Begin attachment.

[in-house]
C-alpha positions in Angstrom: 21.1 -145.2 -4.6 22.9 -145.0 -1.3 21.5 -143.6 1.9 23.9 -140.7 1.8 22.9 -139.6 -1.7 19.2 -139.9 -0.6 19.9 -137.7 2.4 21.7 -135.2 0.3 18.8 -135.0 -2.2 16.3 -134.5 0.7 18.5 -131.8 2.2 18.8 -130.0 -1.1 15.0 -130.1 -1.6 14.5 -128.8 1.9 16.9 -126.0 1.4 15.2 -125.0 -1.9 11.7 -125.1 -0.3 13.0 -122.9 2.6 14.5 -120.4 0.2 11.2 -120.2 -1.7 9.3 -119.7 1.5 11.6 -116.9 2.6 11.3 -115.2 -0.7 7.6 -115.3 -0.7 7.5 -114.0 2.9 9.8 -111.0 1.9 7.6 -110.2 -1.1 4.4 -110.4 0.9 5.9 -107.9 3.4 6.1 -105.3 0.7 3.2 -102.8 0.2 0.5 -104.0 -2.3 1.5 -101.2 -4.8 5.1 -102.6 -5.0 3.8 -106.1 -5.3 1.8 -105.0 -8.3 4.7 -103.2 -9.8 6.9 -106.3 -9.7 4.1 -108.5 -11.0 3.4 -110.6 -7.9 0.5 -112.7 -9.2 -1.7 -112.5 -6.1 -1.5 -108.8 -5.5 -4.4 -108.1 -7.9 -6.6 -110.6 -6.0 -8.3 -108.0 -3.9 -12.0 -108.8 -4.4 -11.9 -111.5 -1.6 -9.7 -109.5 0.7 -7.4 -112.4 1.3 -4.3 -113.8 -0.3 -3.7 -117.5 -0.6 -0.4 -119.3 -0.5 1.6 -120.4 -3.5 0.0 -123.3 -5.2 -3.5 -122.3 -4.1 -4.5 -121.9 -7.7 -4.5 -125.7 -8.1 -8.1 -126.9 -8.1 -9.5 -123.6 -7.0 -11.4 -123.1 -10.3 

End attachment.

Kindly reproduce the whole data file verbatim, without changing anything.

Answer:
[in-house]
C-alpha positions in Angstrom: 21.1 -145.2 -4.6 22.9 -145.0 -1.3 21.5 -143.6 1.9 23.9 -140.7 1.8 22.9 -139.6 -1.7 19.2 -139.9 -0.6 19.9 -137.7 2.4 21.7 -135.2 0.3 18.8 -135.0 -2.2 16.3 -134.5 0.7 18.5 -131.8 2.2 18.8 -130.0 -1.1 15.0 -130.1 -1.6 14.5 -128.8 1.9 16.9 -126.0 1.4 15.2 -125.0 -1.9 11.7 -125.1 -0.3 13.0 -122.9 2.6 14.5 -120.4 0.2 11.2 -120.2 -1.7 9.3 -119.7 1.5 11.6 -116.9 2.6 11.3 -115.2 -0.7 7.6 -115.3 -0.7 7.5 -114.0 2.9 9.8 -111.0 1.9 7.6 -110.2 -1.1 4.4 -110.4 0.9 5.9 -107.9 3.4 6.1 -105.3 0.7 3.2 -102.8 0.2 0.5 -104.0 -2.3 1.5 -101.2 -4.8 5.1 -102.6 -5.0 3.8 -106.1 -5.3 1.8 -105.0 -8.3 4.7 -103.2 -9.8 6.9 -106.3 -9.7 4.1 -108.5 -11.0 3.4 -110.6 -7.9 0.5 -112.7 -9.2 -1.7 -112.5 -6.1 -1.5 -108.8 -5.5 -4.4 -108.1 -7.9 -6.6 -110.6 -6.0 -8.3 -108.0 -3.9 -12.0 -108.8 -4.4 -11.9 -111.5 -1.6 -9.7 -109.5 0.7 -7.4 -112.4 1.3 -4.3 -113.8 -0.3 -3.7 -117.5 -0.6 -0.4 -119.3 -0.5 1.6 -120.4 -3.5 0.0 -123.3 -5.2 -3.5 -122.3 -4.1 -4.5 -121.9 -7.7 -4.5 -125.7 -8.1 -8.1 -126.9 -8.1 -9.5 -123.6 -7.0 -11.4 -123.1 -10.3 